Why can’t my male students identify with a single heroine?

(This is from a letter to some fellow faculty, but I’d be grateful to hear from anyone!)

This semester I’m teaching three sections of World Lit. I, which explore texts from the ancient world to 1750 (in addition to Comp. I: Rewriting America). We began the semester by reading & discussing the oldest selection in our anthology, “Descent of Inanna,” within the context of what anthropologists believe were agricultural, female-centered, goddess-worshipping communities that evolved into what is commonly referred to as the “cradle of civilization”—Mesopotamia, the area we know as Iraq. Of course, Mesopotamia’s fate was the fate of most of the world—the transition to patriarchy, empire building & a world literary history that reflects this in it’s abundance of narratives about male gods, kings, warriors, adventurers & other heroes. At the end of class, I presented the following questions based on the anthology’s discussion of the topic & its editors’ statement that “role models in religion & literature are important for girls as well as boys”:

1. Do you think that popular culture (comics, novels, cartoons, movies, song lyrics, video games, etc) has provided more or better female heroes?
2. Have you identified with any of them (regardless of your gender)?
3. Who are the heroic women—real or fictional—who have inspired you (as a child, youth & now)?

Students were particularly engaged & verbal during this discussion, which felt rather informal & lively with frequent laughter. Their complex & varied responses to the first question can be summed up as an overwhelming “no.” For the third question, they primarily named actual women. In response to the second question, many female students answered in the affirmative but no male students did. For my last section, I added the example of “To Kill a Mockingbird,” as most students claimed to have read the book or seen the film (& I thought it might reduce some of the gender/sexuality issues). I asked if any of the male students could identify with Scout, the courageous tomboy who looked, spoke & probably smelled like a boy. Not a single male raised his hand. I asked if they could imagine being a kid & liking or playing with someone like Scout, getting in trouble, throwing rocks at windows & such. They couldn’t.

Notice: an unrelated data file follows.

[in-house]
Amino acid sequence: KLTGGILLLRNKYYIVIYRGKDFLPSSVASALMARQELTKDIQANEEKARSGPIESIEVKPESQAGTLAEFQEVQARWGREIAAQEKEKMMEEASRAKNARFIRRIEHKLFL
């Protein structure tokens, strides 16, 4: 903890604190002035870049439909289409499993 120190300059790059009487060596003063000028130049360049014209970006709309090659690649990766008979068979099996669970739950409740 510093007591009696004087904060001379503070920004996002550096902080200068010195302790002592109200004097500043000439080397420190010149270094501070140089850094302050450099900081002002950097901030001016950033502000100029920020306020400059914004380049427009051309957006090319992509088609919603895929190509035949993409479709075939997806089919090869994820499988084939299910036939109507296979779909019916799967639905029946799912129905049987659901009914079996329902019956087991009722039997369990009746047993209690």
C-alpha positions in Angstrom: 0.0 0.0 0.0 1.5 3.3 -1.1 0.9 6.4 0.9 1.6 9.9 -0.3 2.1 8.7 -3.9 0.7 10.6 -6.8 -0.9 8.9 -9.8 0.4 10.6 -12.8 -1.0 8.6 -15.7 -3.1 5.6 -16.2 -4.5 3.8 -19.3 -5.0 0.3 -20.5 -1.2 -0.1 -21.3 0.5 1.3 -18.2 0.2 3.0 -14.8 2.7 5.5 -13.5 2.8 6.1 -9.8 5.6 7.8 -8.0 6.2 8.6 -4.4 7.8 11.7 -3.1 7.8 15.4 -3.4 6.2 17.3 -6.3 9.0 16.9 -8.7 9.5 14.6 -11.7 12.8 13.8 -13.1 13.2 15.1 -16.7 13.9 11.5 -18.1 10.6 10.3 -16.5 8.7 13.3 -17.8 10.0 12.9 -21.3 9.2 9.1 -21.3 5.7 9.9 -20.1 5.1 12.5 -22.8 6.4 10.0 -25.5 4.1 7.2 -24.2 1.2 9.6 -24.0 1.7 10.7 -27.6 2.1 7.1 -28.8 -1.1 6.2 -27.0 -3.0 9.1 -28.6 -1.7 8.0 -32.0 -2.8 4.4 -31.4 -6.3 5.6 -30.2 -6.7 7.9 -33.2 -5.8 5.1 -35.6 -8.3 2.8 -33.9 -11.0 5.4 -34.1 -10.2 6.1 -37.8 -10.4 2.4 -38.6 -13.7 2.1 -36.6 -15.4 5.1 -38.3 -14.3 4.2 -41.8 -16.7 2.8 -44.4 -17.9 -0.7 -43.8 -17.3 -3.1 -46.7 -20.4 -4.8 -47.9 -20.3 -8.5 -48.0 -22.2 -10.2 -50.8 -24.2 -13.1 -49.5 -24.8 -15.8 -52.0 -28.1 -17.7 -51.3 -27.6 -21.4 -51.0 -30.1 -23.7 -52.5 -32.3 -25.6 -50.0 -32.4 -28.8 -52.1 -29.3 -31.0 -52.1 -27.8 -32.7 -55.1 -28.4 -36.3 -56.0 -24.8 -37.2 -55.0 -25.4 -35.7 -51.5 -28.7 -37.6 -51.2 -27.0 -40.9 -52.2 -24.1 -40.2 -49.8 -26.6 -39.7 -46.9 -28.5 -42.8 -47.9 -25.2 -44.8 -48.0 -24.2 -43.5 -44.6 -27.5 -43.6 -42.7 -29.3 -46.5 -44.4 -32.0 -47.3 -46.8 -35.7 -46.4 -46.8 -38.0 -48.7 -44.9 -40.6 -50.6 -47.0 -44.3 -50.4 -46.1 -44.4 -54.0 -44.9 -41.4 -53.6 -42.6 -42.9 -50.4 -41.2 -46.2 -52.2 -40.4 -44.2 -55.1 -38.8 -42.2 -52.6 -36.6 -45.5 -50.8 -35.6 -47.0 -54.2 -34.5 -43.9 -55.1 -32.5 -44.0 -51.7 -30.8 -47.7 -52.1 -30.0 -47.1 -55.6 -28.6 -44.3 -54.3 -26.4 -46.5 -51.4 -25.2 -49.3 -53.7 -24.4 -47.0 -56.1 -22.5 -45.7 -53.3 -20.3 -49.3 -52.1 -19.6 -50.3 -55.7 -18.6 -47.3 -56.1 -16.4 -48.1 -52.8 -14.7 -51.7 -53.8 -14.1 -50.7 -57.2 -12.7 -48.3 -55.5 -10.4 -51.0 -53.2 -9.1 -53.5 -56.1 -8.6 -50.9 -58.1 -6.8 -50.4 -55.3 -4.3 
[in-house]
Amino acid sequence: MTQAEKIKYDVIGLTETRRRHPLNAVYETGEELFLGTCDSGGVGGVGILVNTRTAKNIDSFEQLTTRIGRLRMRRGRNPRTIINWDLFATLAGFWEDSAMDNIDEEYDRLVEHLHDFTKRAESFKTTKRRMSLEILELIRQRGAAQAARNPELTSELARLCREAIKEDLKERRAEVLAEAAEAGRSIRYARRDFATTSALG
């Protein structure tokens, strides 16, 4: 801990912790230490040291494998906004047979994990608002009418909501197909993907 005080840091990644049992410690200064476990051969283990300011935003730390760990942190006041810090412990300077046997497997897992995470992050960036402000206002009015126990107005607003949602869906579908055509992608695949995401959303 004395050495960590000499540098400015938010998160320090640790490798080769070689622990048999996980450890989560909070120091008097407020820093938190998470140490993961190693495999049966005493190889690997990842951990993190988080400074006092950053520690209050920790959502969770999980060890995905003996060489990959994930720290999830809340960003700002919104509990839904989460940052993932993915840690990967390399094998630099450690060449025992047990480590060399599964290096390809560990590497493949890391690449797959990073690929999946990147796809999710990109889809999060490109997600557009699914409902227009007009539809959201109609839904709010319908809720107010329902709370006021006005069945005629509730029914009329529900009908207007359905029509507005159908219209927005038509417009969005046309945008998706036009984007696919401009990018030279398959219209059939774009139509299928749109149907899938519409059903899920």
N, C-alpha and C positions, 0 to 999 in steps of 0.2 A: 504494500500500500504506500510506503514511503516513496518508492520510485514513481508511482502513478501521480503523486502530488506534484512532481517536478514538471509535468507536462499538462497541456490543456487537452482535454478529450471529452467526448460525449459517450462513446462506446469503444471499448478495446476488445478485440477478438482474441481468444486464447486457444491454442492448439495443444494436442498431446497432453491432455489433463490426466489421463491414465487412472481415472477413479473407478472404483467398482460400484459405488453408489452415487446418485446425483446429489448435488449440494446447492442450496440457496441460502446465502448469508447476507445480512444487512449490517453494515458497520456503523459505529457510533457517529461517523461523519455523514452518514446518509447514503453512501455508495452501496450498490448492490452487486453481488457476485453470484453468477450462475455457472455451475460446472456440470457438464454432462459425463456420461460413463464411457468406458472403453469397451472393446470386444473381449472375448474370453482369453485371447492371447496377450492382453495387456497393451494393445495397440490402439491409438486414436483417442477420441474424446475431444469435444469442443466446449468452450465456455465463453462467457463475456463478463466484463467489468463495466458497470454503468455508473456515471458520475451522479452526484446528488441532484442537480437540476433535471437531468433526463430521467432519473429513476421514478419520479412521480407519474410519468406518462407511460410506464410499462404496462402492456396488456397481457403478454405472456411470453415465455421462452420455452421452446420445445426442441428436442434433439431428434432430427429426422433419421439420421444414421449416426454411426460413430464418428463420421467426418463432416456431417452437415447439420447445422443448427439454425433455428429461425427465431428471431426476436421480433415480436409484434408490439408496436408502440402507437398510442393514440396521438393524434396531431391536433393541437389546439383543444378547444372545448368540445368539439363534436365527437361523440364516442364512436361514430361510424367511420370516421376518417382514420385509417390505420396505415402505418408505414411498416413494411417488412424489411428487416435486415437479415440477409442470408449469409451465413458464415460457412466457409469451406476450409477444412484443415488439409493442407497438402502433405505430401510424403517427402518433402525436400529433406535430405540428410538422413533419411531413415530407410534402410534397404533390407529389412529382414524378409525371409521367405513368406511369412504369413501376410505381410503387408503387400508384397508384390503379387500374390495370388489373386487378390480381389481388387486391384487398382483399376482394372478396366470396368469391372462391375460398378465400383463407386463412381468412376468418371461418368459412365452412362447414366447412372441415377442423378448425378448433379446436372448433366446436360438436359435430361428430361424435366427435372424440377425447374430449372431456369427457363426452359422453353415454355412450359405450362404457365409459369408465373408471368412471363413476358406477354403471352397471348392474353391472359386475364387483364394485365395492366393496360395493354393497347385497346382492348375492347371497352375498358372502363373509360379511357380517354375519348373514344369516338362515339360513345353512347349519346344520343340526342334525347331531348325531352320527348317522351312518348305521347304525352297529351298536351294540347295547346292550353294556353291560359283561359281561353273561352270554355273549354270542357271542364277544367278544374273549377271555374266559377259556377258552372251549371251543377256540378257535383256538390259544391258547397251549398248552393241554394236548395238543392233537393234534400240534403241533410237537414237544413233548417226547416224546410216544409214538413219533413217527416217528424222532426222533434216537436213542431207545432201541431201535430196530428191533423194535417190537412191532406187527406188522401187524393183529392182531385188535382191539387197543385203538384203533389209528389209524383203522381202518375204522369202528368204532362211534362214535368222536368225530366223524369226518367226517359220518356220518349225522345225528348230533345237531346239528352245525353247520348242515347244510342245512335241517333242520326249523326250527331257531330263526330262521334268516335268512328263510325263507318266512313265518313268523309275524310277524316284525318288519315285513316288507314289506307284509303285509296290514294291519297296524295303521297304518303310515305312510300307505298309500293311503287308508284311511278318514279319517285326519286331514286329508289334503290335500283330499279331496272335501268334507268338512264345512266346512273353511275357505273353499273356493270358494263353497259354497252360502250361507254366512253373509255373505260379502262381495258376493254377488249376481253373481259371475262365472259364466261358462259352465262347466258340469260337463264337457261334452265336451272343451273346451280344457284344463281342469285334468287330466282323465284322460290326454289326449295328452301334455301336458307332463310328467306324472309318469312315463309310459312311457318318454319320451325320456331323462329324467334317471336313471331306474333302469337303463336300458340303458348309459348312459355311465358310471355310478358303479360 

Perhaps I could have stated the question differently, spent more time defining what it means to “identify” with a heroic character, or used an example other than Scout, as it may be hard for a young man to connect with his perspective as a child—in front of a college class. However, I’ve never had male students who couldn’t talk about their childhood experiences in relation to other subjects & about half of my students are juniors & seniors, who are often a little less intimidated in discussions.

I am left with several questions: Do our students understand what it means to “identify” with a heroic character? To what degree do girls & women identify with male versus female heroes? To what degree do boys & men identify with male versus female heroes? How do these questions relate to those of us who identify as GLBT? How might my students respond to the same questions in writing, especially if they know I’m the only reader? To what degree might the notable abundance of male heroes & rarer heroines contribute to my male students claiming that they can’t identify with a single heroine from literature/film/popular culture? How do issues of class, race & ethnicity complicate things? How might such an ability/inability to relate & imagine (or even discuss the issue) affect us?

As I begin researching these initial questions (& many others popping up!) with hopes of supporting my students as they write & talk about their experiences of numerous heroes & a few heroines, your thoughts, experiences, resources &/or references would be greatly appreciated! Perhaps part of my challenge is that I have often identified with characters/heroes of both genders & apparently I tend to associate with others like myself. It never occurred to me that all of my male students would draw a blank on this.

I am acutely aware that there is a vast amount of scholarship on this topic & I’m specifically looking for resources that our students might find accessible & clear. Thanks in advance for any comments you can share!